It’s scary, definitely Orwellian in the grim possibilities it entails.
Imagine a situation where the state outsources its responsibility to hooligans and treats them as its ‘eyes’ while implementing a law or several of them. The case of Barun Kashyap, the youth in Mumbai who was harassed by an auto rickshaw driver for allegedly carrying a bag made of cowhide, should make it amply clear that no one is safe if thugs, particularly the ideologically-driven ones, get a free hand. That makes the Maharashtra government’s move to engage ‘volunteers’ as ‘welfare officers’ to monitor the ban on beef a troubling one.
According to a report in The Indian Express, such welfare officers, who won’t receive any salary, would be provided official identity cards. Their job would be to monitor and report acts of cruelty against animals. It’s the card, according to the report, which has got fringe elements in the Hindutva Parivar — many of the applicants are self-proclaimed gau rakshaks — excited. The reason is not hard to surmise. It virtually legitimises their activities and the card offers a sense of immunity, and power.
Some days ago Prime Minister Narendra Modi was harsh while denouncing the hooliganism going on in the name of cow protection. He said 70-80 percent of these of gau rakshaks were anti-social elements. The states needed to come down heavily on them, he emphasised. Many media investigations later revealed that cow protection had become a flourishing illegal business. The primary job of the people involved was not ensuring the well-being of the cow per se, but extortion of money from people involved with businesses related to cows one way or the other.
The advertisement of the Animal Husbandry Department of the Maharashtra government came before all this. However, now that the prime minister himself has advocated strong action against fake cow protectors from the state governments, the Devendra Fadnavis government in Maharashtra can review its move. In fact, this will serve as a case study about whether states are serious about following up on the prime minister’s call or whether they would prefer to pander to the Hindutva crowd threatening social harmony with their brazen acts of lawlessness.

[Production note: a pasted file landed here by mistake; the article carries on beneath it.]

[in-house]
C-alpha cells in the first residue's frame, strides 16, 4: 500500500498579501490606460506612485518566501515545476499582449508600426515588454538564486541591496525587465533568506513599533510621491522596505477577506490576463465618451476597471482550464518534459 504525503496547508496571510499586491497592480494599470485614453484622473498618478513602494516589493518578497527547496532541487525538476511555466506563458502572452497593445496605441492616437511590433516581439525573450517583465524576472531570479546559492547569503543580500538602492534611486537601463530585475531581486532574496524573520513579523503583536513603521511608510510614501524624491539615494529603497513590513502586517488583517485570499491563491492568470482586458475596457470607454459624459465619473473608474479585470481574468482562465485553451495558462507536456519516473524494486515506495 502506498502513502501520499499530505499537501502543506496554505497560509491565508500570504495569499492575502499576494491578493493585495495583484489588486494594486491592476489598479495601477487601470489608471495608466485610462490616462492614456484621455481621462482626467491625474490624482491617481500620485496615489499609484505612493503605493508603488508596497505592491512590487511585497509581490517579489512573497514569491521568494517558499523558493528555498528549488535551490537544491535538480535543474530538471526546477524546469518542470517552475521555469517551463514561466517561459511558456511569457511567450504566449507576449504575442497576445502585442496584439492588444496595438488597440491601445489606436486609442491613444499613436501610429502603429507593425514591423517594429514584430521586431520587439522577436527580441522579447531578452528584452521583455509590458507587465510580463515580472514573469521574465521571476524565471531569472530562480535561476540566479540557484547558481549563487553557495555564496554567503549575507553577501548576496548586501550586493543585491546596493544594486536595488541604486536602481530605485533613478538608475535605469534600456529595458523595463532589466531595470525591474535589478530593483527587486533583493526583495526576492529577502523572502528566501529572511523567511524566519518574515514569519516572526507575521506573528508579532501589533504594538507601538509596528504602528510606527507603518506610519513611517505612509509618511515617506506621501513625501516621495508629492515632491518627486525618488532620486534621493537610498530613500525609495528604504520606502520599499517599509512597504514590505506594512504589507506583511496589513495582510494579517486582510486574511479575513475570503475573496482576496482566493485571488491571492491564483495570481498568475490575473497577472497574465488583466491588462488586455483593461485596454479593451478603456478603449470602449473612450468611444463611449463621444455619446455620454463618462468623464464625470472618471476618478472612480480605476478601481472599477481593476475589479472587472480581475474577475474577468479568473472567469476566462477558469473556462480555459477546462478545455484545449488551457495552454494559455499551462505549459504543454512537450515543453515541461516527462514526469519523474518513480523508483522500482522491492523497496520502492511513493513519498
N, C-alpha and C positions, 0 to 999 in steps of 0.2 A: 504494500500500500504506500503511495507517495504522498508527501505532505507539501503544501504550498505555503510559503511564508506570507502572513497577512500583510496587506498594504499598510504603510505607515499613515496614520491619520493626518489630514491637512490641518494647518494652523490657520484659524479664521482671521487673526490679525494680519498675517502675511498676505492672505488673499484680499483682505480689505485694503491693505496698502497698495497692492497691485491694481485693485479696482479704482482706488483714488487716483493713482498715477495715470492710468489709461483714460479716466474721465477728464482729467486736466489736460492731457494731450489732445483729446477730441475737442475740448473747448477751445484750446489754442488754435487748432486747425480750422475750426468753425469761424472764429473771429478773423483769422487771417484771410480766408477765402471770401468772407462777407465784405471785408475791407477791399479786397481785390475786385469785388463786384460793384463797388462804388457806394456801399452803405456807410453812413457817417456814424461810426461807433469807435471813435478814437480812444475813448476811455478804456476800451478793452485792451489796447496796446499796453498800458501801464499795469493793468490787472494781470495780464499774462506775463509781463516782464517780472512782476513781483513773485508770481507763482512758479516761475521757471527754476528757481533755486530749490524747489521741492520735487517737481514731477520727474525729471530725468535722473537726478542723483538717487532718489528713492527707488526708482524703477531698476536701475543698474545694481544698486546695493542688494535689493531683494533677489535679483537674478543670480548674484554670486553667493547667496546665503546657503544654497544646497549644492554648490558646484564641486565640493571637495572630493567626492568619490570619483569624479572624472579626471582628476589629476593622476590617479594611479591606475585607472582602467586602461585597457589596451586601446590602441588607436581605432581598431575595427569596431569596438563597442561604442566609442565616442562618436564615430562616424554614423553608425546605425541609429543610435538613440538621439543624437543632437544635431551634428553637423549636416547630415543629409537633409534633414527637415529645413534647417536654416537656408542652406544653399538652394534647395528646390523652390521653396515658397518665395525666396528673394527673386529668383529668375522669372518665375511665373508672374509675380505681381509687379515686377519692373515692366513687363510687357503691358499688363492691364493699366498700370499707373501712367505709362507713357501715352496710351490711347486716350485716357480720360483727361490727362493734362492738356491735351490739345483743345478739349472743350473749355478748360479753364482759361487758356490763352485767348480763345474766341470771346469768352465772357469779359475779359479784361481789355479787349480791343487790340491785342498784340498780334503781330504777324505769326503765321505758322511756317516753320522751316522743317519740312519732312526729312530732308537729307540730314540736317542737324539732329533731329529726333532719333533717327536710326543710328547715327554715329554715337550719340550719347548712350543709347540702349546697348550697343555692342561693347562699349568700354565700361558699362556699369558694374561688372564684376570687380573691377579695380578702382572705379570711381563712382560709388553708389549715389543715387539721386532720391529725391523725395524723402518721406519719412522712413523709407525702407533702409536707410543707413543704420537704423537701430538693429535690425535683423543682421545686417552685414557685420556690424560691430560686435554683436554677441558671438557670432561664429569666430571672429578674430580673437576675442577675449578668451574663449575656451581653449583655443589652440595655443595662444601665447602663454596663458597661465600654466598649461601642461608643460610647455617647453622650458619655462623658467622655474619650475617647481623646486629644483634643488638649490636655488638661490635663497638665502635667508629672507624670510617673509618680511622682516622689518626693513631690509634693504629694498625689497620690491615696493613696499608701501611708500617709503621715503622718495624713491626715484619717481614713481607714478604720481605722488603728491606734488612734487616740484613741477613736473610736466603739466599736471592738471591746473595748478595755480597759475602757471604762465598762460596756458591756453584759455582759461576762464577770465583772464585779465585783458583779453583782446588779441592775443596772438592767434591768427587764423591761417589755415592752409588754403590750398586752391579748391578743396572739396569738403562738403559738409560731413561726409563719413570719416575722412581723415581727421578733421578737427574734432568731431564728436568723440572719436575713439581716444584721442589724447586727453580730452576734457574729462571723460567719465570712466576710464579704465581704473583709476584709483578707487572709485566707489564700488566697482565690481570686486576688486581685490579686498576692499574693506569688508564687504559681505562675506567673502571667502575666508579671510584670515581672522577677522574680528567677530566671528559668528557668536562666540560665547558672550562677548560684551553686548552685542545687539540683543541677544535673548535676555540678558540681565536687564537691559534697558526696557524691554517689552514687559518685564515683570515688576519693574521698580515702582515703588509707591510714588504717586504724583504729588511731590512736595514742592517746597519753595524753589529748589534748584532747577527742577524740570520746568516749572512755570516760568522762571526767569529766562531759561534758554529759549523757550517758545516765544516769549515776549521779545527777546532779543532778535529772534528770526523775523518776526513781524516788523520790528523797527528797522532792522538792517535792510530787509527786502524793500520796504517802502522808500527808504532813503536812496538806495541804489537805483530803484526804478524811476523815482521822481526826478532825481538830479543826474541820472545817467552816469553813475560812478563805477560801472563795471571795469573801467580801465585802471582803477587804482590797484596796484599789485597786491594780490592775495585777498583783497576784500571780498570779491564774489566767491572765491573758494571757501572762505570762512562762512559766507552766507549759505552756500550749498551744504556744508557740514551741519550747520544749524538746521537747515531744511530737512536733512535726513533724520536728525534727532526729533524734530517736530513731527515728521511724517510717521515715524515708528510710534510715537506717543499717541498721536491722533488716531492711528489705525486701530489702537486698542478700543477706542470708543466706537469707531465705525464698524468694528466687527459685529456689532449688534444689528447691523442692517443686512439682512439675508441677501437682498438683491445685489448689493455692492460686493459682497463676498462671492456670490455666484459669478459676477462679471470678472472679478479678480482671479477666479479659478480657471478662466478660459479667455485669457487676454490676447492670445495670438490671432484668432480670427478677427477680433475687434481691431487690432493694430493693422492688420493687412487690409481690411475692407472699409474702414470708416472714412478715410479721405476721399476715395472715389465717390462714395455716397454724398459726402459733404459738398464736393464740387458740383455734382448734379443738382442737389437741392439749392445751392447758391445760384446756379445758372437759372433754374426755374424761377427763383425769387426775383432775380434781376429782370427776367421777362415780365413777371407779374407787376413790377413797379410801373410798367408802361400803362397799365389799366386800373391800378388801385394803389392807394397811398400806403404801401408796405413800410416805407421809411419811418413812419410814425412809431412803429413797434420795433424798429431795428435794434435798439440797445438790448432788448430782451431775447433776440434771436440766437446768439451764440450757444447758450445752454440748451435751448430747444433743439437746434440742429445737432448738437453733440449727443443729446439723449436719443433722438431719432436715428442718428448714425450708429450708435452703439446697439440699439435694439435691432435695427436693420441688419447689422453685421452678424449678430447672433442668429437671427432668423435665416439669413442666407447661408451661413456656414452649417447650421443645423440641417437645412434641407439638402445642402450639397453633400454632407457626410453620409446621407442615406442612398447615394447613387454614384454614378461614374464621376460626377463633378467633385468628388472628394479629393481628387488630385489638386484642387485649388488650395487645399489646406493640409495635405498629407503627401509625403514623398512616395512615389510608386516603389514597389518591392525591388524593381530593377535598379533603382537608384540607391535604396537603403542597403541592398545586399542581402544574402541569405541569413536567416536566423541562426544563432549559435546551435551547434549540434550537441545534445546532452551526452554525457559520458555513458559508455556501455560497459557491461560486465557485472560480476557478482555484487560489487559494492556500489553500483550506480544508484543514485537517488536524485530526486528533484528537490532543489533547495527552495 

While we wait and watch how Fadnavis acts, we need to give a thought to the potential threat from such card-holding volunteers to the society at large. Come back to Barun Kashyap’s case. According to his account, the autorickshaw driver touched his bag and concluded it was made of cow leather. He was lucky that he was not thrashed; with vigilantes on the loose that’s always a possibility.
But what if he had the card that the government promises to ‘volunteers’? The auto driver could have physically harmed him and dragged him to the police. Since he is a card-holder — a person recognised by the government, the police would have let him go. Barun, meanwhile, would be doing all the explaining on how the hide involved was not that of a cow but of a camel, and perhaps ending up in lock-up.
Imagine such government-approved vigilantes all over the city, pulling up and harassing people on suspicion alone. Forget anything to do with cattle, what’s the guarantee that such people won’t get into other activities too? For example, with a card in hand they can expand their role to moral-policing. In simple words, the government’s idea is in some ways an invitation for hooligans to take control of the lives of the citizenry. How much more ridiculous can it get?
One fails to understand why any government would invest so much energy in matters of cattle? It could be a matter of religious ideology pervading politics, hence the undue interest, but can it work by antagonising the common citizen? Why can the government not just go slow on the beef ban? This ban has started threatening to hurt it politically too. Will the Maharashtra government pay heed to the words of Modi? The prime minister has said 80 percent of cow vigilantes are criminals.
And the reality is that an identity card from the Maharashtra government will legitimise the activities of these criminals and arm them with the authority, even if unintended, to take the law into their hands. If it has no resources to bring the full force of the law to bear upon its beef ban, the state government has only two options: It should either lift the ban — because it is both impractical and regressive — or allow it to be followed in breach, rather than in practice. There's no third option, that of outsourcing law enforcement to goons blinded by religious extremism.